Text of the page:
Don’t worry Survivor fans, you really are the ones—and the only ones—voting for the next cast of the CBS reality show. Host Jeff Probst got viewers all atwitter on Twitter on Wednesday when he announced at the end of that night’s World Apart episode that fans would be able to vote in the next cast of 20 from a pool of 32 former players. And not just part of the cast—like on the network’s Big Brother: All-Stars back in 2006, when viewers picked eight contestants and producers picked six others—but the entire cast.
However, a few-eagle eyed fans and former contestants noticed something that seemed to contradict that in the fine print found in the Terms and Conditions page that accompanied the online voting—a section that read: “A combination of votes from CBS & the public will decide who from amongst the nominees presented will become the Fall 2015 Survivor cast.”
A combination of votes from CBS & the public? That’s not what Jeff Probst told Entertainment Weekly in our exclusive interview about the twist, nor how the voting was being promoted anywhere else on the Survivor website or in a press release about the twist. Naturally, it was time to investigate. A source close to the show informs me that the language in the terms and conditions was mistakenly added in by someone on the network’s legal team. The good news? It’s now gone. The text now reads, “The public will decide who from amongst the nominees presented will become the Fall 2015 Survivor cast.”
CBS also released a statement to EW on the matter, and managed to have a bit of fun with it in the process: “We voted the lawyers off of the island. The language has been corrected. It’s only the fans’ vote that counts. Always has been.”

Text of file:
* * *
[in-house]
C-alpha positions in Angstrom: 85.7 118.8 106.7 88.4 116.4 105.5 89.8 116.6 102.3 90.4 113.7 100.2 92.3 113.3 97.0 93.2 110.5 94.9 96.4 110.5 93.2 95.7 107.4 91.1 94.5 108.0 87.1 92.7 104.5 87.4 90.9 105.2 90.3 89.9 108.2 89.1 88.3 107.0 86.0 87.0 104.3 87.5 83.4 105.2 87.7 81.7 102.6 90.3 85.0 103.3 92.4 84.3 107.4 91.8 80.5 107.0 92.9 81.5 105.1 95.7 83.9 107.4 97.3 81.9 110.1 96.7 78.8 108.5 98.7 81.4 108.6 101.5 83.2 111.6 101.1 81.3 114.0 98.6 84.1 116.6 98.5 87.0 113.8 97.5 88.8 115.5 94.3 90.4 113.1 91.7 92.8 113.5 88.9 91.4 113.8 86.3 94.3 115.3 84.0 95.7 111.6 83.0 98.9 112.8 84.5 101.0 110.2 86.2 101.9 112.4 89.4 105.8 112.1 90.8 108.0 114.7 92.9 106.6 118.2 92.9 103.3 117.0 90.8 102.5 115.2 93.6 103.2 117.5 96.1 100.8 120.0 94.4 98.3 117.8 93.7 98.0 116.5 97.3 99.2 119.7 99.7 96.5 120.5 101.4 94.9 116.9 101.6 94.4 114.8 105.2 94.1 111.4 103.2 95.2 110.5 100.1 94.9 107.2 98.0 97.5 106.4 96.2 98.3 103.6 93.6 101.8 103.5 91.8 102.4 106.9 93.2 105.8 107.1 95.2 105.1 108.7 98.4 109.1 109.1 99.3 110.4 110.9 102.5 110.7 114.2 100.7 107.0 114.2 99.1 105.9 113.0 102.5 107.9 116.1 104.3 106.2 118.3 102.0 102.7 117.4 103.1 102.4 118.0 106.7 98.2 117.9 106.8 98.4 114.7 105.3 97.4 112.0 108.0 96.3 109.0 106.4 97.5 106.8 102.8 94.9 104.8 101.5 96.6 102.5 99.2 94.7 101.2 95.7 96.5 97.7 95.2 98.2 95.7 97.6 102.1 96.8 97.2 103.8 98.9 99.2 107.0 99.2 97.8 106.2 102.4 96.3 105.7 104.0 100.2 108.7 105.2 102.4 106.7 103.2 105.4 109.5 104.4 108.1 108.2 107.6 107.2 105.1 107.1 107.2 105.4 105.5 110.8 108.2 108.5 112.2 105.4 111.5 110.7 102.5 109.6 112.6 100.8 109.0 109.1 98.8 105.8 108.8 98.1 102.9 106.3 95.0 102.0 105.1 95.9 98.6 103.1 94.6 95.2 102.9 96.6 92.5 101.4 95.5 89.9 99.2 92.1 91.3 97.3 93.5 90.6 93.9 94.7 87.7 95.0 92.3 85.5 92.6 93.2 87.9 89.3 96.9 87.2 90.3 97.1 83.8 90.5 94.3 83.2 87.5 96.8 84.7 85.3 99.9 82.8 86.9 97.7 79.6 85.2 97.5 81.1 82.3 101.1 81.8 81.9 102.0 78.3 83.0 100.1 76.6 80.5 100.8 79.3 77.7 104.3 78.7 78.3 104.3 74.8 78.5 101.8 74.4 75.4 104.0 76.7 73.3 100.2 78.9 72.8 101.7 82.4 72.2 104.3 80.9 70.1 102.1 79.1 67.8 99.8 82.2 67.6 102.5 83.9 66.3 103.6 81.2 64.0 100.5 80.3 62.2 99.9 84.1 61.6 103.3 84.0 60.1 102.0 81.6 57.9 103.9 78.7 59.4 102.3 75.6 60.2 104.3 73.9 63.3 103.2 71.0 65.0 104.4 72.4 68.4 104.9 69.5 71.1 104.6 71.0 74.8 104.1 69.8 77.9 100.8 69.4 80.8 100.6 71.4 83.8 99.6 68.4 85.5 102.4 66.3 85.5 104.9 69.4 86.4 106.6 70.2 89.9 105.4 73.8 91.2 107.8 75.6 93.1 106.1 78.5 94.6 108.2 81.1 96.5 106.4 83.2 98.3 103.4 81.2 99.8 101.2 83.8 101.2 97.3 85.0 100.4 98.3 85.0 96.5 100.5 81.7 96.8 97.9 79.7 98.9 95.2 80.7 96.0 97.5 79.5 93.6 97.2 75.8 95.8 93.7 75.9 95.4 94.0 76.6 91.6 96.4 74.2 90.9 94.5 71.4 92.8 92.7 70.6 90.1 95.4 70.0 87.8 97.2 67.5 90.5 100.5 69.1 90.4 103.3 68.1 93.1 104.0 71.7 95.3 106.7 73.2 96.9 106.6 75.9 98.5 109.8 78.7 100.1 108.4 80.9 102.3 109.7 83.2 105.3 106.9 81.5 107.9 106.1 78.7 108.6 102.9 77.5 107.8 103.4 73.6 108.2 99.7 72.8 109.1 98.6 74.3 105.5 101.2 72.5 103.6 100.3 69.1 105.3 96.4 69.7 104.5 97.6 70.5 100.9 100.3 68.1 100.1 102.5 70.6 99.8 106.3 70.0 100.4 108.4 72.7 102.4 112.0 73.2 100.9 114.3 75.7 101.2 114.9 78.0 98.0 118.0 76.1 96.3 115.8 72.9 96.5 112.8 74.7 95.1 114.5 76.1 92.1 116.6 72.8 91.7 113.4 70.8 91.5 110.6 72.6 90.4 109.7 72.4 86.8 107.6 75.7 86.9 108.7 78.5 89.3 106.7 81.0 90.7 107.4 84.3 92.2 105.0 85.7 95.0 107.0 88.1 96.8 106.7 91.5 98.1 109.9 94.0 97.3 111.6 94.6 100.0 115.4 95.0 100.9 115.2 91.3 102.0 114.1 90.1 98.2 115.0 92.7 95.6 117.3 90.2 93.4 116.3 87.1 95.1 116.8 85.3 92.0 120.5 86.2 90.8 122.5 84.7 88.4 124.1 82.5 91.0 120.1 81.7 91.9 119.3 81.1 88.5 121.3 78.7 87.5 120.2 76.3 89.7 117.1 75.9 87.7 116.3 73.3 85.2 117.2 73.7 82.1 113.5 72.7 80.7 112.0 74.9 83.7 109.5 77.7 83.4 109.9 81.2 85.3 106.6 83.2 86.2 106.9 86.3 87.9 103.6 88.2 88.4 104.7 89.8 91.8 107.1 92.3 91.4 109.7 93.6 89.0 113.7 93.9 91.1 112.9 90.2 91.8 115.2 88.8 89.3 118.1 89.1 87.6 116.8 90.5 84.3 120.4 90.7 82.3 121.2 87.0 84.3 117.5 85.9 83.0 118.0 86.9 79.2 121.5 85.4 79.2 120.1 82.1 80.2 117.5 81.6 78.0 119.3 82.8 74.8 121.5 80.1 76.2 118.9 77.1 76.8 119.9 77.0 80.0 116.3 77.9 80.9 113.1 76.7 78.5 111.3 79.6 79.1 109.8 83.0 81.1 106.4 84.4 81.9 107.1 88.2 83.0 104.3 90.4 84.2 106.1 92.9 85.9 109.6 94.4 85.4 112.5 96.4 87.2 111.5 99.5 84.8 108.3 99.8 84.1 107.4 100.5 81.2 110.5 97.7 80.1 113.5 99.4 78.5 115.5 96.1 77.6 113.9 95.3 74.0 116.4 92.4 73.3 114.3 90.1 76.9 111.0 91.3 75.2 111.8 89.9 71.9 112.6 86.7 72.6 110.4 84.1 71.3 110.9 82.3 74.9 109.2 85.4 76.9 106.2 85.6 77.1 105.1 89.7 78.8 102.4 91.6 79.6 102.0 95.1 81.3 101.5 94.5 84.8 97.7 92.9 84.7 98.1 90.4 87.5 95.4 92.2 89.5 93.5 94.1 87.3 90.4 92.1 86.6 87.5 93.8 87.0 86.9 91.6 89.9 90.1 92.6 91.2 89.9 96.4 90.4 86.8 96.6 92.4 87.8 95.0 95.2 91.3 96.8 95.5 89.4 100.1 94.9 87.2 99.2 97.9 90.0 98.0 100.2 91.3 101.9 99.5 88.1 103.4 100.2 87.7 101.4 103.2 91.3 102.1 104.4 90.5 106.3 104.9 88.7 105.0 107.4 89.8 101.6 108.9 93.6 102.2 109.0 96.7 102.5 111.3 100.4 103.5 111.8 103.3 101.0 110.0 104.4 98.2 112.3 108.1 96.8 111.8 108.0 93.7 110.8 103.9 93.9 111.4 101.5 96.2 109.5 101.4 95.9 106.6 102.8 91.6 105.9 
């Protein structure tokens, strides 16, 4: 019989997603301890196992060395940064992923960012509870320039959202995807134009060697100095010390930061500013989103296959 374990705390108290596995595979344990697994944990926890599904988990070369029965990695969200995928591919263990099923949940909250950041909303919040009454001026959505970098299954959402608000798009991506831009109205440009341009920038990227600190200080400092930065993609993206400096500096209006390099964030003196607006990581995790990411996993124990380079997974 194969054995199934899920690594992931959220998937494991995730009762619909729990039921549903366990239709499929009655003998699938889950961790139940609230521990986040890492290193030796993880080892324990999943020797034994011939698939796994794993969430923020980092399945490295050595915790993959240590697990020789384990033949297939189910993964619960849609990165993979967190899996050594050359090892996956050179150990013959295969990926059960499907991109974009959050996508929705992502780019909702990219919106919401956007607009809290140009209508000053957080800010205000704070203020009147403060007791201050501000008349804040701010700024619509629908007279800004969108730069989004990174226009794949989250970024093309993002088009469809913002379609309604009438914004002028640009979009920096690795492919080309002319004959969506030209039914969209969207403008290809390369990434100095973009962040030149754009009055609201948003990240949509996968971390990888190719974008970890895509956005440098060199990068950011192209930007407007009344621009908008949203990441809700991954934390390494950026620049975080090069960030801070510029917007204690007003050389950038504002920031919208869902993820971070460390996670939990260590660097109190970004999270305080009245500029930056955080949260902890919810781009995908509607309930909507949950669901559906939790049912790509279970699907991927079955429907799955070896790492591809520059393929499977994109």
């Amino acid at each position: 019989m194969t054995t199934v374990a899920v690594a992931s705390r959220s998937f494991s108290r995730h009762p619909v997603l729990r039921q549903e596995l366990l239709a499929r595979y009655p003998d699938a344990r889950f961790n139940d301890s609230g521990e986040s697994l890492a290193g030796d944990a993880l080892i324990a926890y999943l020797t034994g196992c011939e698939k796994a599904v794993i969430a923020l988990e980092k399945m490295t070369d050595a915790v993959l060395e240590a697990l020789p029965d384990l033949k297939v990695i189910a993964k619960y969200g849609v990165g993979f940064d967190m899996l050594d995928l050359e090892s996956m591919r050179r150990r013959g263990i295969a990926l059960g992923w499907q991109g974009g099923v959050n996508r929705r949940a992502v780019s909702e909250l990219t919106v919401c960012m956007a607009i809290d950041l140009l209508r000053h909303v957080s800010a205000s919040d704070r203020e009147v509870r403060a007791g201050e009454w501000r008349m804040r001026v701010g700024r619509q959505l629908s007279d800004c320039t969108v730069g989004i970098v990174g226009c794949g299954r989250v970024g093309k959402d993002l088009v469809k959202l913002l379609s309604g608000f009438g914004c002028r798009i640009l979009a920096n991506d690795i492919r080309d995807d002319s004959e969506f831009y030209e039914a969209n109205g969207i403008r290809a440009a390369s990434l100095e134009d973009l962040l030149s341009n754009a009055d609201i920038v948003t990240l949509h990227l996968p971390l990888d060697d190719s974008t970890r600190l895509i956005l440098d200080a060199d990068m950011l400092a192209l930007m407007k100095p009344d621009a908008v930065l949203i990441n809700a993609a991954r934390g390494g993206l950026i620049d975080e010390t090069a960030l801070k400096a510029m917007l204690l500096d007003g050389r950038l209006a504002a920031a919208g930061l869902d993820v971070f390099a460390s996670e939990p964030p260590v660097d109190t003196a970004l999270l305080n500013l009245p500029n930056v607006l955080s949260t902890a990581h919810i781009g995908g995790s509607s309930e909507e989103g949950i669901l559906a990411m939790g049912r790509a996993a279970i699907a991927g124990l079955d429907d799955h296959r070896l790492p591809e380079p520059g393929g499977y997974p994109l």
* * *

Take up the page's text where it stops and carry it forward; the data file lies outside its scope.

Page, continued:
So there you have it—controversy averted! And as for that other controversy about the big spoiler of having Mike and Carolyn—who are still in the running the win the current Worlds Apart season—being on the list for next season’s no winners installment? Jeff Probst told us in our excusive interview that, “As you would expect from Survivor, we found a way to add a little twist, a little layer of mystery, into the second chance voting. So the definition of Second Chance is, contestants who have only played once and never won. So, that means either Mike and Carolyn both lost, or one of them could be, ultimately, ineligible…. It it was Carolyn who won and she had a bunch of votes but wasn’t able to play, then whoever was the eleventh woman would suddenly be in the game.”
To hear from the 32 eligible Second Chance nominees on how they would play differently if selected to play a second time, check out our exclusive cast gallery. And for more ‘Survivor’ scoop, follow Dalton on Twitter @DaltonRoss.